HauteLit from HotLanta: Murakami

Photo Credit: Hiroshige

““Well, I have to confess that I don’t―I don’t trust you anymore.  Art, you’ve become a very strange young man.”


“Last time we met, you spoke like an insane person.  What was all that nonsense?  It was very upsetting to hear you talk that way.  I felt terrible.  I was very shaken.”

My father had a way of looking as though he were about to weep but was making a superhuman effort to contain his tears, and it never failed to destroy me.  I started to cry quietly as I chewed a wet and interminable piece of bread.”

-Michael Chabon, “The Mysteries of Pittsburgh

Identical scenes such as this have occurred with rampant frequency in my life.  Not just with parents, but with everyone and it may just be all in my head.  I seem to feel the sentiment of Art’s father in, “The Mysteries of Pittsburgh,” bleeding through the awkward silences where the unsaid is spoken.  It’s disconcerting.

Instead of just doing my thing and being me despite the “haters” who might or might not actually be hating, I’ve done a complete 180° turn into homemaking which is a thing I’ve said I would never do.  Now that I work from home, there are so many distractions to distract me such as finally unpacking all the boxes, cooking, laundry, dishes, organizational tasks, etc and I willingly threw myself into them.  I think I turned to these little homemaking tasks as a way to seem ‘normal’ again in the eyes of others.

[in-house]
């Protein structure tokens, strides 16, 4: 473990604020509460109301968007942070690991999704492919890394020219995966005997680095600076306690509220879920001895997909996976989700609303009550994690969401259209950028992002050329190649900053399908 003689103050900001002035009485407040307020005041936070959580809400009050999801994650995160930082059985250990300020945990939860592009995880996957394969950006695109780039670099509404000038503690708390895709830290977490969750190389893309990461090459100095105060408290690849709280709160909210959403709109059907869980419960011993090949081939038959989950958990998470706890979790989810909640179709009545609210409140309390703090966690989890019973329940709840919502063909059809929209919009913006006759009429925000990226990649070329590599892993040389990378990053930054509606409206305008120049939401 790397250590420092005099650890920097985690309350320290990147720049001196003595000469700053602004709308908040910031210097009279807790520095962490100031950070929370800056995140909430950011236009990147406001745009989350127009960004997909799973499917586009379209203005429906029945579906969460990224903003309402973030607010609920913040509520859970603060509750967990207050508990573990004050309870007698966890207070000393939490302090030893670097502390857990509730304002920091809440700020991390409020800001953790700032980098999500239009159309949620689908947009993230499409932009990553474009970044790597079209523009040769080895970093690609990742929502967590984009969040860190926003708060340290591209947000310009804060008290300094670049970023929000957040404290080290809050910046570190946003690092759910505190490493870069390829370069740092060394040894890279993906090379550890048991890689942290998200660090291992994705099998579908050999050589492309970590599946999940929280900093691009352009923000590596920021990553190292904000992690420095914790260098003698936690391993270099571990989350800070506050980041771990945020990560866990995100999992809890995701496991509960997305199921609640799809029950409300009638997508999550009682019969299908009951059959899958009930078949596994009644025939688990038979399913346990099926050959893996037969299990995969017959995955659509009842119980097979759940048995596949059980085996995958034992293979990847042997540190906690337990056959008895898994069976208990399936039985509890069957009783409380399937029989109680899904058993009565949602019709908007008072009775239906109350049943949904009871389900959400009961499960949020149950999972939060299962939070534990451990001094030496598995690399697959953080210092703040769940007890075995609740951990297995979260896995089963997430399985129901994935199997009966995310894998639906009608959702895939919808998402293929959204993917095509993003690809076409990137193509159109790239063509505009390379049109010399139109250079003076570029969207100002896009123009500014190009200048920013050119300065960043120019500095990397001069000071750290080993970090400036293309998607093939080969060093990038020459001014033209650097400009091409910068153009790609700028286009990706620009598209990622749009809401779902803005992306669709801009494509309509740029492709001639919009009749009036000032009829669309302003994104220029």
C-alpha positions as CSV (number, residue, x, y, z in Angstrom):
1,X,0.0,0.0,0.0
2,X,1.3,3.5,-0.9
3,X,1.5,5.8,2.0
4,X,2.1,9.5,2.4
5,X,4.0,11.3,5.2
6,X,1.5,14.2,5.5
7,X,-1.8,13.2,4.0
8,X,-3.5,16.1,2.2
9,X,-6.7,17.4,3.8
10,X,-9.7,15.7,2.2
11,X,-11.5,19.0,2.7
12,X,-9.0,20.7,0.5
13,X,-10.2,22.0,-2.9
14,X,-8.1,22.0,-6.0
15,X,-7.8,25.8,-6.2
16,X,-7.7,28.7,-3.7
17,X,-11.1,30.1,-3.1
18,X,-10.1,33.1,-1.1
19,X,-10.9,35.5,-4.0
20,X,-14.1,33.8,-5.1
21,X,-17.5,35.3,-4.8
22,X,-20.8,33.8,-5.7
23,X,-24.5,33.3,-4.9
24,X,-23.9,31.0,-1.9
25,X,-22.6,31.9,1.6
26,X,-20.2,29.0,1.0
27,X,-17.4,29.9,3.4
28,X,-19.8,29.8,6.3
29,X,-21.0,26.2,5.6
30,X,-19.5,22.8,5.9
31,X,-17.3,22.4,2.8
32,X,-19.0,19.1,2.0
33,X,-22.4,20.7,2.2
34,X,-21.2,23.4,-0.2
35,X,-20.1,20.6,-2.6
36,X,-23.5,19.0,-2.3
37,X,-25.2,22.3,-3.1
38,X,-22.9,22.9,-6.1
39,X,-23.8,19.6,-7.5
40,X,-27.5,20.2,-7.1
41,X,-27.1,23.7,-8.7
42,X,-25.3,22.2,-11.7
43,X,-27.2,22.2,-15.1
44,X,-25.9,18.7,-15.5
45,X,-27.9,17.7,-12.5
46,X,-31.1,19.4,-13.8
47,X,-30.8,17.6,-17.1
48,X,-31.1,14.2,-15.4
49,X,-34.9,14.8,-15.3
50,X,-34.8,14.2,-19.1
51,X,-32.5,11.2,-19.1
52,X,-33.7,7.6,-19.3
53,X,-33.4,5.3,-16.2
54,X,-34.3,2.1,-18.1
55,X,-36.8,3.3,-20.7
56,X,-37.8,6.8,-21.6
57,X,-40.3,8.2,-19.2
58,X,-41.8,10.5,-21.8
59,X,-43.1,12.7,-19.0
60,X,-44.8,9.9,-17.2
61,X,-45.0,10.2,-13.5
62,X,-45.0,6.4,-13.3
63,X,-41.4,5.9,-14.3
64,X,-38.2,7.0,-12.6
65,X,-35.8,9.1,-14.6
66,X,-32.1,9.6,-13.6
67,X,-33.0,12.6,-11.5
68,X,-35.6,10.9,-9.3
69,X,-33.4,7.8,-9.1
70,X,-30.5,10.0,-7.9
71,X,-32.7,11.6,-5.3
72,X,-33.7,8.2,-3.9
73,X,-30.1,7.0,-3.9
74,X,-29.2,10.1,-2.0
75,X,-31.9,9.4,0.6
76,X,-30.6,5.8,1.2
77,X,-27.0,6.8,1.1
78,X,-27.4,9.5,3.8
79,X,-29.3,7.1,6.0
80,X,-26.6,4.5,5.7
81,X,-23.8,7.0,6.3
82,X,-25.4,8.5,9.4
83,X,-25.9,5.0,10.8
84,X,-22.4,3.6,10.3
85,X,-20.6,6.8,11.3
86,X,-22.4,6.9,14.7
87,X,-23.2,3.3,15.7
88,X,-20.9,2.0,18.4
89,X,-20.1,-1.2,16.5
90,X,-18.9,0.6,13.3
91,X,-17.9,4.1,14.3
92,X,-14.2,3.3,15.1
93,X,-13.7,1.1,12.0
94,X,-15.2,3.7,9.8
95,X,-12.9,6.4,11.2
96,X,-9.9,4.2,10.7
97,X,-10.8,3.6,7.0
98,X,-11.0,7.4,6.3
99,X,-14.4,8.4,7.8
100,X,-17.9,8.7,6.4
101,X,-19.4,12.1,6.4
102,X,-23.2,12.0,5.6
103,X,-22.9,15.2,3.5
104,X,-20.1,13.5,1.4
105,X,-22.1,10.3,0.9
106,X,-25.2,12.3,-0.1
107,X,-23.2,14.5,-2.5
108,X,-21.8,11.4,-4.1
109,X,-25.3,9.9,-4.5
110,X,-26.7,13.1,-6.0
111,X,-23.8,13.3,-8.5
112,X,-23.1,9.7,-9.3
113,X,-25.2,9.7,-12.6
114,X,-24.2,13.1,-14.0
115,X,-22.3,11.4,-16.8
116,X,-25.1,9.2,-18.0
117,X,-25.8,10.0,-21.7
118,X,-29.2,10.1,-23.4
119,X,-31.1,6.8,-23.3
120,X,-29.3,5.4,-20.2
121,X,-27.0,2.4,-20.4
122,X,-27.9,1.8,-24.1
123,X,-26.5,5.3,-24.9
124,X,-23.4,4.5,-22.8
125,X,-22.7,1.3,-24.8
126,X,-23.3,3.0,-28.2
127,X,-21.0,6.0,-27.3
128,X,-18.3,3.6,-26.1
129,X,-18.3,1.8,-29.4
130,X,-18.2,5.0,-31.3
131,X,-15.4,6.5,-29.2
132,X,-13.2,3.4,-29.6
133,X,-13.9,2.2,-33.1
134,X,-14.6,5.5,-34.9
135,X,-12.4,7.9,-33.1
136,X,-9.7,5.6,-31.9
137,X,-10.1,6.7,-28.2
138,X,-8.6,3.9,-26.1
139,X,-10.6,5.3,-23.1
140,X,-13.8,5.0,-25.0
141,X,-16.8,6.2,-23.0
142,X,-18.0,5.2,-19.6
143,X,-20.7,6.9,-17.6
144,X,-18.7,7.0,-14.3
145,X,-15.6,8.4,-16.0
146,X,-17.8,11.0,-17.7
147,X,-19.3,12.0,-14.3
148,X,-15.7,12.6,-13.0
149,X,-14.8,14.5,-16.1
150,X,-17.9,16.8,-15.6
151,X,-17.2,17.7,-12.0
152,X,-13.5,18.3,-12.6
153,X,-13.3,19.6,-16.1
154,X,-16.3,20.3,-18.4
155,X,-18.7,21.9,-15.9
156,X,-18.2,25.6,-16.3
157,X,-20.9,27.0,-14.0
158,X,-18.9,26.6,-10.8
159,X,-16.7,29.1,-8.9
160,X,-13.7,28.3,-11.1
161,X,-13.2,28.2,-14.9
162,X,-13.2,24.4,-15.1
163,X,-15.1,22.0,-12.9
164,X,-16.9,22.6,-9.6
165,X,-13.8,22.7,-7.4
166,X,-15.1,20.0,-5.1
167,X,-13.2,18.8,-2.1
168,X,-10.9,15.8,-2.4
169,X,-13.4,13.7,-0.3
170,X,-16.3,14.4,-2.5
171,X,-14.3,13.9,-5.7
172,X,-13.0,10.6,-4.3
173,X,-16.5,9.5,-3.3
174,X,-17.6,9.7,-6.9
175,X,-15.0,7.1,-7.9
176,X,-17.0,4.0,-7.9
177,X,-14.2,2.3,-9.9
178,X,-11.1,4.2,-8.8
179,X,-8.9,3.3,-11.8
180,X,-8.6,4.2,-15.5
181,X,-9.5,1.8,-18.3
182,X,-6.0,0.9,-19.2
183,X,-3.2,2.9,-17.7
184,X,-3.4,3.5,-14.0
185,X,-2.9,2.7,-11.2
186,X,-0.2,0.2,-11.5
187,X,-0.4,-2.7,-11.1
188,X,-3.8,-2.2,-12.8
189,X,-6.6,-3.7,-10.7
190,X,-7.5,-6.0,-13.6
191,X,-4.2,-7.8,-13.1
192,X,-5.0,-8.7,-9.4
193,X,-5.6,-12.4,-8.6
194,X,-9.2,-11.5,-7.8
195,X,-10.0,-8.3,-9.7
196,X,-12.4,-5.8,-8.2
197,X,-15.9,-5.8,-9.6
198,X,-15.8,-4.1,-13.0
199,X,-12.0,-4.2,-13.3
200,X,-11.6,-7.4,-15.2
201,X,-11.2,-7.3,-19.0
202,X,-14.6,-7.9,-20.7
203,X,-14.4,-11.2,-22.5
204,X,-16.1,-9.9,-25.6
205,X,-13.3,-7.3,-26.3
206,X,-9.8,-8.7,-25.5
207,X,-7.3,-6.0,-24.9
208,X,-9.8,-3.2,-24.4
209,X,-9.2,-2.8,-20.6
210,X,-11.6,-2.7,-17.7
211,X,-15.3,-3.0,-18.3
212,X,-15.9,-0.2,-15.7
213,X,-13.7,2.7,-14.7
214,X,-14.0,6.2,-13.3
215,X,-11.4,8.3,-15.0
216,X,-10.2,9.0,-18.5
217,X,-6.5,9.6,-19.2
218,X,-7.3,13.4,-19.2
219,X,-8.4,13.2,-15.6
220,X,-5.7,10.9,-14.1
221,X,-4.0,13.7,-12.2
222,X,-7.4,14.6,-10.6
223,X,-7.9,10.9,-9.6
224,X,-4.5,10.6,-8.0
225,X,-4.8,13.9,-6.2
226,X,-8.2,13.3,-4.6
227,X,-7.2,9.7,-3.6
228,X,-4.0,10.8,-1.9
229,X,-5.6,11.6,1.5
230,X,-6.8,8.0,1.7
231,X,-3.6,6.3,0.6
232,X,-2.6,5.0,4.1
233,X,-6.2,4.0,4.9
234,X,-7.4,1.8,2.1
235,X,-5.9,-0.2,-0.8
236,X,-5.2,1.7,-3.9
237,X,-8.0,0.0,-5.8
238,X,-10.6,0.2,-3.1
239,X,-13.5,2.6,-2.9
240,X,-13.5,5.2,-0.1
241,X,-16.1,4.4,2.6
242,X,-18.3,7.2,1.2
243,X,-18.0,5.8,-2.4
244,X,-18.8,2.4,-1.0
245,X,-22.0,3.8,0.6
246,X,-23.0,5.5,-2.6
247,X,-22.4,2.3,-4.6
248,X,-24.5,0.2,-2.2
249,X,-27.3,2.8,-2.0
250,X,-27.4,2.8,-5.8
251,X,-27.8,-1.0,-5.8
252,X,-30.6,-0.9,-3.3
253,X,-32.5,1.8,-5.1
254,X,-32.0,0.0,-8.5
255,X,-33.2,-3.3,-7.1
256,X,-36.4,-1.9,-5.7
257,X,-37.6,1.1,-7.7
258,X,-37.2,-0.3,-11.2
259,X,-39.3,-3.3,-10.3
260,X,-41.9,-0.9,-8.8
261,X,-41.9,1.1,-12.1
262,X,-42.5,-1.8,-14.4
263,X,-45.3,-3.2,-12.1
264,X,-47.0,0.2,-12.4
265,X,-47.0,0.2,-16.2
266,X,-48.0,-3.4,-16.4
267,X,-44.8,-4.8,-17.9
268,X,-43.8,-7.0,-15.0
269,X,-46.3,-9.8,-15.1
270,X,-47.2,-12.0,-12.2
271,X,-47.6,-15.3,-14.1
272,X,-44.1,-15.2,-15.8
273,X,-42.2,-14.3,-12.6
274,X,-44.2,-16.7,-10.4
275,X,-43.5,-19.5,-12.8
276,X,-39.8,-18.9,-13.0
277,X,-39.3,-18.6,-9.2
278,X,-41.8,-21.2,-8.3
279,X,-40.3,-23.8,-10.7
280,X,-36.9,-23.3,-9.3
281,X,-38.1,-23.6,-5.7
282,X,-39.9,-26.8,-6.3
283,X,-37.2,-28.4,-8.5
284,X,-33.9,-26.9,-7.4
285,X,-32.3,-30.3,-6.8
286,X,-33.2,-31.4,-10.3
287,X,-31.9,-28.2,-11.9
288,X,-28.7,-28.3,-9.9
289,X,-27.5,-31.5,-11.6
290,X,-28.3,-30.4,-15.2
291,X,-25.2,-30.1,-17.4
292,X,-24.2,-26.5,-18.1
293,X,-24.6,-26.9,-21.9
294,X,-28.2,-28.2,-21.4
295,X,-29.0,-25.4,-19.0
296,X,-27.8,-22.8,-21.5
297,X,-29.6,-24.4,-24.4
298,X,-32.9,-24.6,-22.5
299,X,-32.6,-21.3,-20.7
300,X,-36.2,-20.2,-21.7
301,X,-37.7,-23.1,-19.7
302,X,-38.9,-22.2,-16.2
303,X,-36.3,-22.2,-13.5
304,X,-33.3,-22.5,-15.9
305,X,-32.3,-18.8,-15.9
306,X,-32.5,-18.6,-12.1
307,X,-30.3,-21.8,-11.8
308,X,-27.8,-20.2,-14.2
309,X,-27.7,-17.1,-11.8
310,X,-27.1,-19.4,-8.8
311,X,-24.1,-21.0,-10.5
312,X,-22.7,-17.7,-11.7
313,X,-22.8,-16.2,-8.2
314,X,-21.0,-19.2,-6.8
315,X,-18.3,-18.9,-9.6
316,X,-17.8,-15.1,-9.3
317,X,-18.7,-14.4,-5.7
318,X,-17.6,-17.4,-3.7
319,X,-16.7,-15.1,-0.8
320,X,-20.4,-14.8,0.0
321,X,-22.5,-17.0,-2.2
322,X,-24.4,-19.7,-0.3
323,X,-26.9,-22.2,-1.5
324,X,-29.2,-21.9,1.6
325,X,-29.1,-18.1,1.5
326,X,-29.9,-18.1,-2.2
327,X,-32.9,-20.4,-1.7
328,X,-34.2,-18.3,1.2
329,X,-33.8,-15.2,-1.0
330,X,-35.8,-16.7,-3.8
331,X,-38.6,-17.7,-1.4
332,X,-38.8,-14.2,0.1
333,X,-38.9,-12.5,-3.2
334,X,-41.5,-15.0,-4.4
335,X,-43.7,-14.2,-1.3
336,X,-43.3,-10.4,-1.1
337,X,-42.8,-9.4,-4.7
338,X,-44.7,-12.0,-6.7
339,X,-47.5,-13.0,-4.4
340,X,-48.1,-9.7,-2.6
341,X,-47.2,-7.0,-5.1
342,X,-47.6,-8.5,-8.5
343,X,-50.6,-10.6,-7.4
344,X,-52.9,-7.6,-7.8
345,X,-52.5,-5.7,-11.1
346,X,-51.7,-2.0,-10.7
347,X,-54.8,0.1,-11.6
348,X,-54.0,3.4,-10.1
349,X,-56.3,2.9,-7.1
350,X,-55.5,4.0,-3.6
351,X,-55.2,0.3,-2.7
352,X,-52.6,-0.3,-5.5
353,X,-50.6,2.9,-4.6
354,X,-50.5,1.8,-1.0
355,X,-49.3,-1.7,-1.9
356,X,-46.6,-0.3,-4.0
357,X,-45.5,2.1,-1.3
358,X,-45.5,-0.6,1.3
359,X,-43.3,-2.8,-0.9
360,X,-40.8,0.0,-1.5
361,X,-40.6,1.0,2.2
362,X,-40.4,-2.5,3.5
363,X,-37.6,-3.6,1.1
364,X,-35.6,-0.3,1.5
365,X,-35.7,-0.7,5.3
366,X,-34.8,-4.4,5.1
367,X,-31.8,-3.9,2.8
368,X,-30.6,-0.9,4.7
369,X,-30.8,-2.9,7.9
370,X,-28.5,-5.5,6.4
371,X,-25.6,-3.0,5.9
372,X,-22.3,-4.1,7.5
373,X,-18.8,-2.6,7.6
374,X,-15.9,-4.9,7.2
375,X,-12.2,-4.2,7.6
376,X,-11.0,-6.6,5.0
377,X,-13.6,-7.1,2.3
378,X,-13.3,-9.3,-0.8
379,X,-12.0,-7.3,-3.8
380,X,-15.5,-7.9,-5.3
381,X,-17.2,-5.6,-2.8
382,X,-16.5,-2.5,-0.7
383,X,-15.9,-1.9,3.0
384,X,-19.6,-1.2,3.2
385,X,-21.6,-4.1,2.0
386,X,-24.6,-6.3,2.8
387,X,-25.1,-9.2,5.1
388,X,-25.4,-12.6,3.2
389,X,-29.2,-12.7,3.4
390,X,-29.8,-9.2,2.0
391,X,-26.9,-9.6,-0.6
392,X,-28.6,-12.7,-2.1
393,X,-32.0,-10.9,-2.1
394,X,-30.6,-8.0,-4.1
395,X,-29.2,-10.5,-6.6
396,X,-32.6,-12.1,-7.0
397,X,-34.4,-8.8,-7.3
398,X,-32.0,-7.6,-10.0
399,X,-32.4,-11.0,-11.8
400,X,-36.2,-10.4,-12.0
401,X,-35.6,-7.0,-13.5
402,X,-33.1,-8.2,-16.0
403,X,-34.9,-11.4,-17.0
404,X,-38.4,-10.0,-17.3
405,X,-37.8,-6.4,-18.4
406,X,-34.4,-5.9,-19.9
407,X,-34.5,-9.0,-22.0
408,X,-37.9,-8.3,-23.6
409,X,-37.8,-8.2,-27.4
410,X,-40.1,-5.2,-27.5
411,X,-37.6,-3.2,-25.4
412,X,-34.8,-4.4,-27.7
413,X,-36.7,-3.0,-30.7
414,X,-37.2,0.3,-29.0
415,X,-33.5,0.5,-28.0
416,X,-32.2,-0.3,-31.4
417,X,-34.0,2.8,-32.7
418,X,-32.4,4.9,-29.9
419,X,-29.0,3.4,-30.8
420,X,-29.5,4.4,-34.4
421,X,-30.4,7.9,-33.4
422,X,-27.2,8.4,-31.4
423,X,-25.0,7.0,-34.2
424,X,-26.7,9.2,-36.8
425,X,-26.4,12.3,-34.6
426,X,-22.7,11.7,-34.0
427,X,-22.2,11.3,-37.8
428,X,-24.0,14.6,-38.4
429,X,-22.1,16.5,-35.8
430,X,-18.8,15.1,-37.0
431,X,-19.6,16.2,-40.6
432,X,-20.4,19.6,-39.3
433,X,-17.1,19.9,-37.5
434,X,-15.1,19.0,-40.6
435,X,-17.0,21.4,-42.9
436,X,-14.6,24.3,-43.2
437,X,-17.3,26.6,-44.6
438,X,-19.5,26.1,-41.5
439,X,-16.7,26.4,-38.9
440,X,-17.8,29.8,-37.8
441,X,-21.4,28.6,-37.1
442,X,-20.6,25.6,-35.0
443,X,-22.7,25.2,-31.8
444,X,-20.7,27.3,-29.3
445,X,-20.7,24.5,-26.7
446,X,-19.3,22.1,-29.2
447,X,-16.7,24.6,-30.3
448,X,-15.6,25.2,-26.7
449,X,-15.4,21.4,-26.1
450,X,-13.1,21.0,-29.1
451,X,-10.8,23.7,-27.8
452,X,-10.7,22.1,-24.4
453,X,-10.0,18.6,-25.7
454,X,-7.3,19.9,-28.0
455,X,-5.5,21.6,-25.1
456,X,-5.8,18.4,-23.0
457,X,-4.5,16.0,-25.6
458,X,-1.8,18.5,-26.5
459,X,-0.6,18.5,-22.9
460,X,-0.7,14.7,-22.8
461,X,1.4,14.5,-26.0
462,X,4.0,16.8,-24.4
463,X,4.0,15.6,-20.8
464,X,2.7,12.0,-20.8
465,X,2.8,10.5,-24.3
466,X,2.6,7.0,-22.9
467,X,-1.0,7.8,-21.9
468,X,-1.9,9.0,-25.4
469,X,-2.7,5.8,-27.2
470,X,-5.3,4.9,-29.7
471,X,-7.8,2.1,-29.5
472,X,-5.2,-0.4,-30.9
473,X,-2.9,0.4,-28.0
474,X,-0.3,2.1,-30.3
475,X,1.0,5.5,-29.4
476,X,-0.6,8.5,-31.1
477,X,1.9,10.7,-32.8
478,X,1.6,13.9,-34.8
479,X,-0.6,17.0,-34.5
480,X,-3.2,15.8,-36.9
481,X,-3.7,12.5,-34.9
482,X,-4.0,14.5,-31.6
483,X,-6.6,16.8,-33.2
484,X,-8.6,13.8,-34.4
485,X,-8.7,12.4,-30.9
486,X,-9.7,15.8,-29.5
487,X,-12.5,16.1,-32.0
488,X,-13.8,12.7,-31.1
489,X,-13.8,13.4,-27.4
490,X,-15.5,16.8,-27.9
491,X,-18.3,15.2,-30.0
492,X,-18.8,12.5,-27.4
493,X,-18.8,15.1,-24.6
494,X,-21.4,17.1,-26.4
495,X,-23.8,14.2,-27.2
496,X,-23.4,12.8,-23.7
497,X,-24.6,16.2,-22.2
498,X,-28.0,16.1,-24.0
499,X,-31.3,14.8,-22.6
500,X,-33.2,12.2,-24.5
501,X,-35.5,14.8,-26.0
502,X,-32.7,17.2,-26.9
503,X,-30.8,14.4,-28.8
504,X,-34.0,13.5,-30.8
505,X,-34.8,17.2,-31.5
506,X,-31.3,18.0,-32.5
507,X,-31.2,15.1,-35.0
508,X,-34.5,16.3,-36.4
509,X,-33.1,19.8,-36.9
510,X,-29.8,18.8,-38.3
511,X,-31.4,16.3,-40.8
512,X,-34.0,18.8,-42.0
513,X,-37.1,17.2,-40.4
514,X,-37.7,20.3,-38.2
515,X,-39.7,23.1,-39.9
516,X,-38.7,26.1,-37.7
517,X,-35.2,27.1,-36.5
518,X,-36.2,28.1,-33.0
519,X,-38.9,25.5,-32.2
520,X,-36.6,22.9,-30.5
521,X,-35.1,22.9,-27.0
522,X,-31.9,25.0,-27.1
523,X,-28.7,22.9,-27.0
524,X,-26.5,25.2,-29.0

When I was little, I would be scolded for reading, because I should be “social,” or “go out with friends, when all I really wanted to do was write imaginary book reports, make imaginary inventions and draw imaginary things in my room.  I actually preferred reading over TV as a kid, I mean, isn’t that what parents want?  No, I was weird.  They didn’t like that weirdness.  They wanted me to socialize so that I would be “normal.”  Then, I went to a university that didn’t exactly value the arts, and I surrounded myself with people who don’t get the whole idea of being artistic.  So I feel like people have been subtly telling me my whole life art and writing have been purposeless, silly, needless things or a flight of fancy and not a serious pursuit.  It’s my fault for listening.